Boat neck

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Boat neck

A boat neck, also called a bateau neck or Sabrina neckline, is a wide neckline that runs horizontally, front and back, almost to the shoulder points, across the collarbone. It is traditionally used in nautically inspired sweaters and knitwear, but is also featured in more elegant cocktail dresses and eveningwear. The style derives from sailors' blouses or sweaters, often with wide navy and white horizontal stripes.

History[edit]

A striped boat neck shirt was used in sailors' uniforms by the French Navy in 1858. The wide, plain neck was said to facilitate quick removal if a sailor were to fall overboard. The style was adopted by the Russians and other navies in the following years.[1]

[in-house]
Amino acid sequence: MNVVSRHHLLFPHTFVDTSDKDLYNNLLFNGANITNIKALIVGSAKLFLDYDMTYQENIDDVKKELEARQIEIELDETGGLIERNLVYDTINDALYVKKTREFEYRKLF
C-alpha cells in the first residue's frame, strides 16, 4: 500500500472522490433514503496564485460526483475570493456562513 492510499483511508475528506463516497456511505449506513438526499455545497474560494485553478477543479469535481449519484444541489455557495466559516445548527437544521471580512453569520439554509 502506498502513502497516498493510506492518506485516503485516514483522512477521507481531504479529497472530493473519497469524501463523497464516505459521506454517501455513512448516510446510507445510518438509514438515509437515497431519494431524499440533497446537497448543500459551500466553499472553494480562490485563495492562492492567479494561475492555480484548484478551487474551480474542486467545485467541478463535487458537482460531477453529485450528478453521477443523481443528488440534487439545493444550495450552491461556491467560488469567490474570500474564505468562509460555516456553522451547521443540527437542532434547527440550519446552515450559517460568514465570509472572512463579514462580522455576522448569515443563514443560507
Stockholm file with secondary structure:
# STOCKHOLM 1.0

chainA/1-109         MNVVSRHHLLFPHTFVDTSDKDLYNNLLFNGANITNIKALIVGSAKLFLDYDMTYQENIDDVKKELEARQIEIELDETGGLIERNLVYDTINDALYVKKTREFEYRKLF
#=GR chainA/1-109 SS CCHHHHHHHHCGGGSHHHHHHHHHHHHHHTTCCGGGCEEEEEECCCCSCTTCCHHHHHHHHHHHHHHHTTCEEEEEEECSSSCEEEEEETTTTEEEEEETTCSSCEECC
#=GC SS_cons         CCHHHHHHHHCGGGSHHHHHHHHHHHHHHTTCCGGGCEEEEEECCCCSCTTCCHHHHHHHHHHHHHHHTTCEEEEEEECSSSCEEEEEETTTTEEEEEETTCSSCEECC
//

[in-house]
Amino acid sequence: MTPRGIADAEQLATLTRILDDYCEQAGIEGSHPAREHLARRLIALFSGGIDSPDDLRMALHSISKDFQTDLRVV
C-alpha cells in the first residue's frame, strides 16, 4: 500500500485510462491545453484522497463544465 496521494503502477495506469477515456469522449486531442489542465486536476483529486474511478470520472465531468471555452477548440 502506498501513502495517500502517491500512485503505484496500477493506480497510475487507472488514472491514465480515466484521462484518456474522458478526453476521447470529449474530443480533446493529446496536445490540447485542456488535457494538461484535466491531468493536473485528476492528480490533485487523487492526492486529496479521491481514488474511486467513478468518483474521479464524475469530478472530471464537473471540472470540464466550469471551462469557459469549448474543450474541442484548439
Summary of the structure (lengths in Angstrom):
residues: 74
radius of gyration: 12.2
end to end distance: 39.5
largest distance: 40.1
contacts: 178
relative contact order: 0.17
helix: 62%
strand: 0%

It came into prominence in fashion in the 1920s, and was popularised by Coco Chanel in the '30s.[1][2]

In the '50s and '60s plain boat neck shirts were worn by artists, and became associated with beatnik culture.[1]

Boat necks became more prominent in fashion in the 2010s as Meghan Markle was photographed wearing them, in what some magazines claimed was a signature style.[3][4]

Gallery[edit]

References[edit]

  1. ^ a b c "A (very) brief history of the boat neck – Rarely Wears Lipstick".
  2. ^ Cumming, Valerie; Cunnington, C. W.; Cunnington, P. E. (November 15, 2010). "The Dictionary of Fashion History". Berg – via Google Books.
  3. ^ "In Defense of Meghan Markle's Beloved Boatneck Dress". Vogue.
  4. ^ Baty, Emma (July 12, 2018). "This One Style Is Quickly Becoming Meghan Markle's Go-To Fashion Move". Cosmopolitan.